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Blizard Institute - Faculty of Medicine and Dentistry

Blizard Paper of the Year reveals groundbreaking insights into lifelong immunity

Research into immune memory in humans creates roadmap of germinal centres that could be the key to effective vaccines

A child being vaccinated

A child being vaccined

A study led by Sir Henry Wellcome Postdoctoral Fellow, Dr Hamish King, involving researchers from the Blizard Institute, Barts Cancer Institute, Wellcome Sanger Institute and The Royal London Hospital, gives new understanding of the germinal centre response to infection and its role in immune memory. Using innovative single cell genomics on cells found in human tonsils, researchers were able to measure the genes expressed by tens of thousands of individual cells and the genetic sequence that produces their antibody.

Published in Science Immunology in February this year, the study was one of the first and most detailed uses of single cell genomics to perform an unbiased annotation and dissection of different B cell populations within active germinal centres. As such, it was voted Blizard Institute Paper of the Year 2021 during the annual Blizard Symposium held at the Blizard Institute on Wednesday 24 November.

New insights into the behaviour of B cells within the germinal centre

We know that germinal centres play a vital role in the body’s immune system. Formed in the lymph nodes, spleen and tonsils, they’re where immune cells assemble and interact during an immune response. B cells that enter a germinal centre are key to creating “immune memory” that can protect the body from future infection.

B cells make antibodies in response to infections or vaccinations, which bind to pathogens and destroy them or trigger other immune cells into action. B cells that enter germinal centres can evolve stronger antibodies and become long-lived cells that protect us from future infection by that same pathogen.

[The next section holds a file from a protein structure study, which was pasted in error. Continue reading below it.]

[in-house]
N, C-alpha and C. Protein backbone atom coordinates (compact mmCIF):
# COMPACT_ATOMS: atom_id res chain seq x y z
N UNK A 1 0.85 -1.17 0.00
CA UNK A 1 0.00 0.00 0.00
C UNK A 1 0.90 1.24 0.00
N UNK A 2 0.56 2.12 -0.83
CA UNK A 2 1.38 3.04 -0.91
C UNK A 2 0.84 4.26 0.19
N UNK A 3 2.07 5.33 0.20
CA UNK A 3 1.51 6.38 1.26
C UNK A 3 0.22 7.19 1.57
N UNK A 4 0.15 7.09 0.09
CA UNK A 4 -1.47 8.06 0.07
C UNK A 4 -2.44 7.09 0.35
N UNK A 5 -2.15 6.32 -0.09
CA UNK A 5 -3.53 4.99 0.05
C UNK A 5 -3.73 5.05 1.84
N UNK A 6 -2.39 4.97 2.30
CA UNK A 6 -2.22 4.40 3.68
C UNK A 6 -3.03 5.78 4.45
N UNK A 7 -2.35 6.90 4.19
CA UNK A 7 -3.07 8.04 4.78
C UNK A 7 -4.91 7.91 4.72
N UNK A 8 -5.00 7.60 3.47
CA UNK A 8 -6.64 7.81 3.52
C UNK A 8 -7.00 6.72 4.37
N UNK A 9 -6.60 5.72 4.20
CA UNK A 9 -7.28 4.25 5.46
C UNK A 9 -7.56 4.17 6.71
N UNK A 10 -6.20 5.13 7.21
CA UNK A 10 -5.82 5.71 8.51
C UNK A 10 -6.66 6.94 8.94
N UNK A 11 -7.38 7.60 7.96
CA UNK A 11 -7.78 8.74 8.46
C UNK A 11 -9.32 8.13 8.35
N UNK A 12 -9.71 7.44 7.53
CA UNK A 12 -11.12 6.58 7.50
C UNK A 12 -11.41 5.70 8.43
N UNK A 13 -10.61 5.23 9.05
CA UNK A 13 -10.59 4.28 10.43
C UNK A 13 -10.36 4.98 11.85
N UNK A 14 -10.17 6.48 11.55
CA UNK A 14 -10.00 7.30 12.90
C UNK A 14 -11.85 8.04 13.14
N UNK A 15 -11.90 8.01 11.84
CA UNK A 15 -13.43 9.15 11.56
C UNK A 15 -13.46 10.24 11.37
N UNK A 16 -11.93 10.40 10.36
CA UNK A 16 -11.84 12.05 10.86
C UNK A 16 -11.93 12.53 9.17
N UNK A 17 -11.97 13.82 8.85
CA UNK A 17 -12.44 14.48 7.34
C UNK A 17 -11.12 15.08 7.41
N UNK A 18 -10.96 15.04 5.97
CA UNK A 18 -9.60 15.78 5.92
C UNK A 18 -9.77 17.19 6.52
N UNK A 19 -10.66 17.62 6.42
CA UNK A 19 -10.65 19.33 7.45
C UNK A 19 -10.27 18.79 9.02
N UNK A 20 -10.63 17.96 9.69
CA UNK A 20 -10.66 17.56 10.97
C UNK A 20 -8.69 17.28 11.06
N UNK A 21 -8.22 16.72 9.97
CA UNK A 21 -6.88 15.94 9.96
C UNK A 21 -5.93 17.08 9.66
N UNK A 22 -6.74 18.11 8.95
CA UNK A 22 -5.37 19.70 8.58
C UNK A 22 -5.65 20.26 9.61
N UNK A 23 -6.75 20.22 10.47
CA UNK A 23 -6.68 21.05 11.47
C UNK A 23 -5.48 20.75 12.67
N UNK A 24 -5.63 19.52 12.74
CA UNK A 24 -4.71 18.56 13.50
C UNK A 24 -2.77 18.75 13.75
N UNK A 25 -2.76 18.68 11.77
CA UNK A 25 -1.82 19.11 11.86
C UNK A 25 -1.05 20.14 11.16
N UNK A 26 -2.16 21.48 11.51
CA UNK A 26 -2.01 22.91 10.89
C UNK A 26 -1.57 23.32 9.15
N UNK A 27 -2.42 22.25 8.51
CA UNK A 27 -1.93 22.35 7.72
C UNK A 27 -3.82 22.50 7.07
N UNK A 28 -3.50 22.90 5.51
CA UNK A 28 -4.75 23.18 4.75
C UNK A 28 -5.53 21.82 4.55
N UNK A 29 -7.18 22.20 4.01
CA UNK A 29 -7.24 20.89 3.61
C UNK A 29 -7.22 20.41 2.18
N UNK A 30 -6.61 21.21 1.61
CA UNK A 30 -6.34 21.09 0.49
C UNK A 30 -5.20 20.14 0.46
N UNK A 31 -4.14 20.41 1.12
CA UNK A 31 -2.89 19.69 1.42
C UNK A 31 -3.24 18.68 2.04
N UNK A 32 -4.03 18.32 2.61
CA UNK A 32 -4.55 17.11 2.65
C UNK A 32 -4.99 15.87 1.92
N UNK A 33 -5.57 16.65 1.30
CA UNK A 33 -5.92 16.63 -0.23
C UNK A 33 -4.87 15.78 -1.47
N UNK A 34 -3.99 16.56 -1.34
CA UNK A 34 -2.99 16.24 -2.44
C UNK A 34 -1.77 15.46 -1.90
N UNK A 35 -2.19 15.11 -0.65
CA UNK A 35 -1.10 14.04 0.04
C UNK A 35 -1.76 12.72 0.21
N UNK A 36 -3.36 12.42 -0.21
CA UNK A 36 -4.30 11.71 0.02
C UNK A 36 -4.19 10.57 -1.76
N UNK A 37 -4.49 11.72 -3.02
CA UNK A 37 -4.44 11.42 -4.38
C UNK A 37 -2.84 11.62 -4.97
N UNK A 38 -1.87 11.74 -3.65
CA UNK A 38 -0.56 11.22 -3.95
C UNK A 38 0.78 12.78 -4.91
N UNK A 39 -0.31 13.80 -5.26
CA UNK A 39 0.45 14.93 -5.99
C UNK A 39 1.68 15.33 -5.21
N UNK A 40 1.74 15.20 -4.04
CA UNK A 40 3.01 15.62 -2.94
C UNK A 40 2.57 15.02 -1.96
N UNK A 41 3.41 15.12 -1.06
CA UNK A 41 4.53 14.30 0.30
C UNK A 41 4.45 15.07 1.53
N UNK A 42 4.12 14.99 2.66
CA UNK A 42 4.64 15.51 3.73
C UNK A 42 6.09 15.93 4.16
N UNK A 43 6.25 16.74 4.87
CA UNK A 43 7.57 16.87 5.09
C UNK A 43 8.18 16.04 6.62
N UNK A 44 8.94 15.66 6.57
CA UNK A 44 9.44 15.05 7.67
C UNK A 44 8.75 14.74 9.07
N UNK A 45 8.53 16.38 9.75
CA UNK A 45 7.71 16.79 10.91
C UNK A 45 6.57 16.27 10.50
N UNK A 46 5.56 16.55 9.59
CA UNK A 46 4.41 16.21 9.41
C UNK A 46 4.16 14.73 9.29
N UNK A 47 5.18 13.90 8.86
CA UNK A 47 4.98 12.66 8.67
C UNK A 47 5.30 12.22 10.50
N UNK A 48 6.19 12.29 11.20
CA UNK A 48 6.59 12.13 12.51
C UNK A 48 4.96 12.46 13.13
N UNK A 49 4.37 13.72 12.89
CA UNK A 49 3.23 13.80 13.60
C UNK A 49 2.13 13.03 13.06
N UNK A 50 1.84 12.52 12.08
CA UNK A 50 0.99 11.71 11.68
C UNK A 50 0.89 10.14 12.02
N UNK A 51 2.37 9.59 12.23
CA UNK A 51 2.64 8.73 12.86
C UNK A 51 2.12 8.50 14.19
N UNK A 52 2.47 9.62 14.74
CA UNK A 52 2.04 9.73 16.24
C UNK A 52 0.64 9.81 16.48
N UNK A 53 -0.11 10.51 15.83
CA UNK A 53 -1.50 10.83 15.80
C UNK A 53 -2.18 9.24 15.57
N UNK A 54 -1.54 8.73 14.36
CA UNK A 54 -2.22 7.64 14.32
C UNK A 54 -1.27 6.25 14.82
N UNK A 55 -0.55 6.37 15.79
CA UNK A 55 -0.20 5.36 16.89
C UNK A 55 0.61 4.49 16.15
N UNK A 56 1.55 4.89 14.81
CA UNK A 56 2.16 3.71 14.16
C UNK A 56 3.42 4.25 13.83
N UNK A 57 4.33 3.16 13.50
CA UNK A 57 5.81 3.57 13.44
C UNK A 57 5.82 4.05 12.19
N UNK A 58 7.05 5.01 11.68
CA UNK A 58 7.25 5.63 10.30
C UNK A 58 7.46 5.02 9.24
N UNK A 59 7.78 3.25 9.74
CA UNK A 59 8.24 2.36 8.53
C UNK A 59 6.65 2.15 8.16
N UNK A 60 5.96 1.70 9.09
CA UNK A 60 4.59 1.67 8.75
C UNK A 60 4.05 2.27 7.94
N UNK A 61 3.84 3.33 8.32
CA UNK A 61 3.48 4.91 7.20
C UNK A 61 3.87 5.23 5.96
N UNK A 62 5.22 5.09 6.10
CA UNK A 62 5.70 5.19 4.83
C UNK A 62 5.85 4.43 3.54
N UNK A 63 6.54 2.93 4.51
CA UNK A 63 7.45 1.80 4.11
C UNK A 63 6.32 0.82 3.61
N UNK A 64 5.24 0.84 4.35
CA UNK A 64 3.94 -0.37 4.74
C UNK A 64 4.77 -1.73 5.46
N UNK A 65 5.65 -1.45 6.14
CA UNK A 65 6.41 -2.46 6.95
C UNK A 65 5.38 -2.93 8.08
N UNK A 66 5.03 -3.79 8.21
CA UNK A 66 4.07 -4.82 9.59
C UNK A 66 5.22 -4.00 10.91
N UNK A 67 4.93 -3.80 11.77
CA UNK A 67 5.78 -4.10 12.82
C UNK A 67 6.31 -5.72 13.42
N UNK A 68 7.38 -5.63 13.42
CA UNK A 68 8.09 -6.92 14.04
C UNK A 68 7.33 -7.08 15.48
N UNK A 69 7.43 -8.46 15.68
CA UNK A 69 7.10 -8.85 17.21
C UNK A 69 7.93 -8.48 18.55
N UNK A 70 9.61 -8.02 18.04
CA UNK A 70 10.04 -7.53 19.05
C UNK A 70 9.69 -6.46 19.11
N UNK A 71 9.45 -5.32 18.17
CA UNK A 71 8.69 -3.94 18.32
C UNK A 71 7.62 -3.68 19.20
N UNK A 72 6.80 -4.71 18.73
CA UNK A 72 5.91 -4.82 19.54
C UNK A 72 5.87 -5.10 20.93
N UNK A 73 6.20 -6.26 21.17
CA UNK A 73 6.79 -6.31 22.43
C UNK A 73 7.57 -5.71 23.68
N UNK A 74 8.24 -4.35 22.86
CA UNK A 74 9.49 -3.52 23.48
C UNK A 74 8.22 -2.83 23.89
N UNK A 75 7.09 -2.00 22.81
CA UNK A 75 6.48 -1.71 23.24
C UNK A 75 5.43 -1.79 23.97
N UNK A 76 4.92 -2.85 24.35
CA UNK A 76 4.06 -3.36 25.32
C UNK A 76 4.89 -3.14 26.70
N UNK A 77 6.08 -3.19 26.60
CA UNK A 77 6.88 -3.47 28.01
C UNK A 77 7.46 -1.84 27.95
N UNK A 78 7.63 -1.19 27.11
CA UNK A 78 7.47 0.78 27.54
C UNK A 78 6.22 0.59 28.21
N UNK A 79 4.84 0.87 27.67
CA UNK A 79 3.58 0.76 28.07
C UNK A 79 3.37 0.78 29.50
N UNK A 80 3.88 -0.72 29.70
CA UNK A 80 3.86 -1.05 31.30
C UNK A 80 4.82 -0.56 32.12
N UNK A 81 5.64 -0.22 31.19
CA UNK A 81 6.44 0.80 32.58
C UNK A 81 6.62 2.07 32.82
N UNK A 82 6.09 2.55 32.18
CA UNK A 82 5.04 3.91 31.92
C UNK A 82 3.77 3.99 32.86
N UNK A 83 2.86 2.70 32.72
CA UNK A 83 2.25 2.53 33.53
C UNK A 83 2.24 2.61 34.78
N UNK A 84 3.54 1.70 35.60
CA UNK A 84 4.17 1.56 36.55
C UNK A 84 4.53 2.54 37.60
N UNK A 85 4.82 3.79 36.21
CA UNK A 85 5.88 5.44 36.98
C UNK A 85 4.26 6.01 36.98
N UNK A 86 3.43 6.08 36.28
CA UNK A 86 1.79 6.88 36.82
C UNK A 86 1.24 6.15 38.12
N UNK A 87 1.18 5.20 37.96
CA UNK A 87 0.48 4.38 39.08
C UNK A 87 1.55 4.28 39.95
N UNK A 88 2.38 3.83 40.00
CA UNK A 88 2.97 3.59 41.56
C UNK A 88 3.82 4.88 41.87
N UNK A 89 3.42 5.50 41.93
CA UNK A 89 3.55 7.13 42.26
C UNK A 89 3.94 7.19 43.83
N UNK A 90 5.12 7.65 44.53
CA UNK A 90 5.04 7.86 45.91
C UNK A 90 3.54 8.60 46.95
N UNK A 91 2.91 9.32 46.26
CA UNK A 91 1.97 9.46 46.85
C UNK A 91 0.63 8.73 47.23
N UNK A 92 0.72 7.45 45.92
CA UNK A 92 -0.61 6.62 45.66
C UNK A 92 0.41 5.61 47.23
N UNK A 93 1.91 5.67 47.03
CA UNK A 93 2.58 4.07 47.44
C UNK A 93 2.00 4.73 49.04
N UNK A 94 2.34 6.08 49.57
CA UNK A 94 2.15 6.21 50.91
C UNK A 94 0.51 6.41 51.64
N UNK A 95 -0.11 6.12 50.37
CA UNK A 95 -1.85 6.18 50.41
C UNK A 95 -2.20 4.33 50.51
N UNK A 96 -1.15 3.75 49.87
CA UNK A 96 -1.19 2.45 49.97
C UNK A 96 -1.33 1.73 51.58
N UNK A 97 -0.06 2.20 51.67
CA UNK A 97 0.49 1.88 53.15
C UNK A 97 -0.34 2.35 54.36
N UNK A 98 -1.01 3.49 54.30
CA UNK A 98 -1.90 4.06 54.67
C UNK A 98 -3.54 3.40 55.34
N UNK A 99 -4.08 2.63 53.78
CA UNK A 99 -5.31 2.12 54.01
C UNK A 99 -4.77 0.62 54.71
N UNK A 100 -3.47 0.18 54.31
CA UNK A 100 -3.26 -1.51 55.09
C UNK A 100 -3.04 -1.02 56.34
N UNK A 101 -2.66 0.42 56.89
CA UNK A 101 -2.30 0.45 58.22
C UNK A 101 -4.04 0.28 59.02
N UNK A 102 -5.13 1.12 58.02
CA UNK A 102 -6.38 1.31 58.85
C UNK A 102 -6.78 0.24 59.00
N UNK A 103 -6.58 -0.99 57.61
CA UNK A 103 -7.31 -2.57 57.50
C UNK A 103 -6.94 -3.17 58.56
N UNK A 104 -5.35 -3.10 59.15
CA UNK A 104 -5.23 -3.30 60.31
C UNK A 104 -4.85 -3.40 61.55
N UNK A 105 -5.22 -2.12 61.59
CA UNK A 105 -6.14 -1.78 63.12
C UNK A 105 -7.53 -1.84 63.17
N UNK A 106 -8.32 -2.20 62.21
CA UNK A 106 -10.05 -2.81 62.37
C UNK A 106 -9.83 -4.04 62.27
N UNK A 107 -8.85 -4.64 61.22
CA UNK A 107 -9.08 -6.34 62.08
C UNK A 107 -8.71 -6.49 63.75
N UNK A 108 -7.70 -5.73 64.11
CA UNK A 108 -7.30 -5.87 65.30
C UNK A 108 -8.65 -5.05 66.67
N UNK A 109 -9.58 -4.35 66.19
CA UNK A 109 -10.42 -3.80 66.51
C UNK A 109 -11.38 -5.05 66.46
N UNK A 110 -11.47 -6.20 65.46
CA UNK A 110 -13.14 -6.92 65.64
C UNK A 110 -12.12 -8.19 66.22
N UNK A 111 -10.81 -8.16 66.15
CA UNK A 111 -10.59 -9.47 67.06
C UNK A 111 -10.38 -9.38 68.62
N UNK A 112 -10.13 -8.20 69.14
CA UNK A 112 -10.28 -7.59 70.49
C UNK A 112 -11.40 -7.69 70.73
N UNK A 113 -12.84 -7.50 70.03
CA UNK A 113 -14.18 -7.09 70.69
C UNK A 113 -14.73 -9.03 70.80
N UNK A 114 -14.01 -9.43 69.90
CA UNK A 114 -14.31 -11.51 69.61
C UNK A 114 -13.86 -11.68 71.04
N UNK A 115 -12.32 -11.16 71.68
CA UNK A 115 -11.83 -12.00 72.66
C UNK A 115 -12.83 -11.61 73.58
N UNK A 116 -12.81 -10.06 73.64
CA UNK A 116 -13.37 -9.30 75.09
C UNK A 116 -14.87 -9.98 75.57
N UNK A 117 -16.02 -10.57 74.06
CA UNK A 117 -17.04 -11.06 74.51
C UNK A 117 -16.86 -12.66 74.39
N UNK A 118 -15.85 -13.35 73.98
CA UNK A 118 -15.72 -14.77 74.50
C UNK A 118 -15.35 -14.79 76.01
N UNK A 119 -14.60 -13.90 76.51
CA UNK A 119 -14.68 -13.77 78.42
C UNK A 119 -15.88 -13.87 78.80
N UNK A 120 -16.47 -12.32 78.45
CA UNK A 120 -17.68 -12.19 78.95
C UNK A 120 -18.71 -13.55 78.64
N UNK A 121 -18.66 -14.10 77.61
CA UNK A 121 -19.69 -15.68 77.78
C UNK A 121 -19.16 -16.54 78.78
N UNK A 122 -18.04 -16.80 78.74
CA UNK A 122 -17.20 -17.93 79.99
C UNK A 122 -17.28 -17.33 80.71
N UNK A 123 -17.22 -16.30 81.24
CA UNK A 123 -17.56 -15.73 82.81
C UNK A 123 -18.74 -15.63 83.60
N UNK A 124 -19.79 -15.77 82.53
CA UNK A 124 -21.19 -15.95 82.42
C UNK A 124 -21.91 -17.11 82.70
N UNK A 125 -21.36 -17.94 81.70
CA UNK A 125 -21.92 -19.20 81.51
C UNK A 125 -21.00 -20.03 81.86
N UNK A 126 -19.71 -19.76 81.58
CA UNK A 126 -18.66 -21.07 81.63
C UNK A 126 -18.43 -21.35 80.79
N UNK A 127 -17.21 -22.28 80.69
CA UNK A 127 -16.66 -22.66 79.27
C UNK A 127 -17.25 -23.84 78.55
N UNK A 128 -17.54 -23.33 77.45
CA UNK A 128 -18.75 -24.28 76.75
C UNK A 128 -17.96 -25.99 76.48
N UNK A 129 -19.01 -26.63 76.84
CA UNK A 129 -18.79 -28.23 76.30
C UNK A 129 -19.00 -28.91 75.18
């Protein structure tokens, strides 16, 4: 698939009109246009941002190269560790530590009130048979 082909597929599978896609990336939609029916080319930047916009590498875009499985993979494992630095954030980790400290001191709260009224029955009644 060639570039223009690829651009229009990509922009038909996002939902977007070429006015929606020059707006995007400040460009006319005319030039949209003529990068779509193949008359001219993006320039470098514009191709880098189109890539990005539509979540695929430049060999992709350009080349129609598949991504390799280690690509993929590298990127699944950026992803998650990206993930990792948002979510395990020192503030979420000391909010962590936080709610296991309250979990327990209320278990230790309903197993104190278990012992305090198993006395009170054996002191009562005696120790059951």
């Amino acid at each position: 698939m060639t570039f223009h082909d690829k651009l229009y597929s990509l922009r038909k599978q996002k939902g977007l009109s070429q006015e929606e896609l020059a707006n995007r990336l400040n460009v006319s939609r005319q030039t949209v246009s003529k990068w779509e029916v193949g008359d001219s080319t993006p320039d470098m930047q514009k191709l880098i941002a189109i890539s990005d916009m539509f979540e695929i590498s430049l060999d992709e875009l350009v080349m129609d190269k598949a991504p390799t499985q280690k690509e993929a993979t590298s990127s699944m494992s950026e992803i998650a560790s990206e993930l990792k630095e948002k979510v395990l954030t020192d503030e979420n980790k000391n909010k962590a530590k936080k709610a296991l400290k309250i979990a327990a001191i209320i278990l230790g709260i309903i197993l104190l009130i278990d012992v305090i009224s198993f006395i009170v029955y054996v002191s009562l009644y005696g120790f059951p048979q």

While the importance of the germinal centre to immune memory has been generally understood, their complexity has long made it difficult to fully understand the behaviour of B cells once inside the centre.

The cutting-edge technology identified unexpected and rare types of B cells that are otherwise undetected by other technologies available. With their findings, the research team reconstructed the entire germinal centre response, which showed us exactly how different B cells evolve from the moment they detect a pathogen through to immune memory formation.

Implications for disease and vaccine development

Lead author Dr Hamish King said: “Because B cells need germinal centres to develop immune memory, the more we can discover about these different factors, the better our understanding of our susceptibility to different diseases. By mapping the different types and function of B cells in high resolution, we are learning more about this essential process in normal tissues. Additionally, our paper and datasets are providing other researchers who study B cell-related diseases (like lymphoma, multiple sclerosis, rheumatoid arthritis, and many others) with a reference roadmap of how normal B cells look to help them understand what can go wrong in disease.

“Understanding precisely how germinal centres work is key to designing effective vaccines that generate lifelong immunity. In the future, combining different technologies such as those we used in our study with other methods would allow us to directly compare immune responses to vaccines against many infectious agents, like the coronavirus SARS-CoV-2, and understand immune memory, more generally."

This article was adapted from an article written for The Conversation by authors Dr Hamish King and Dr Louisa James.

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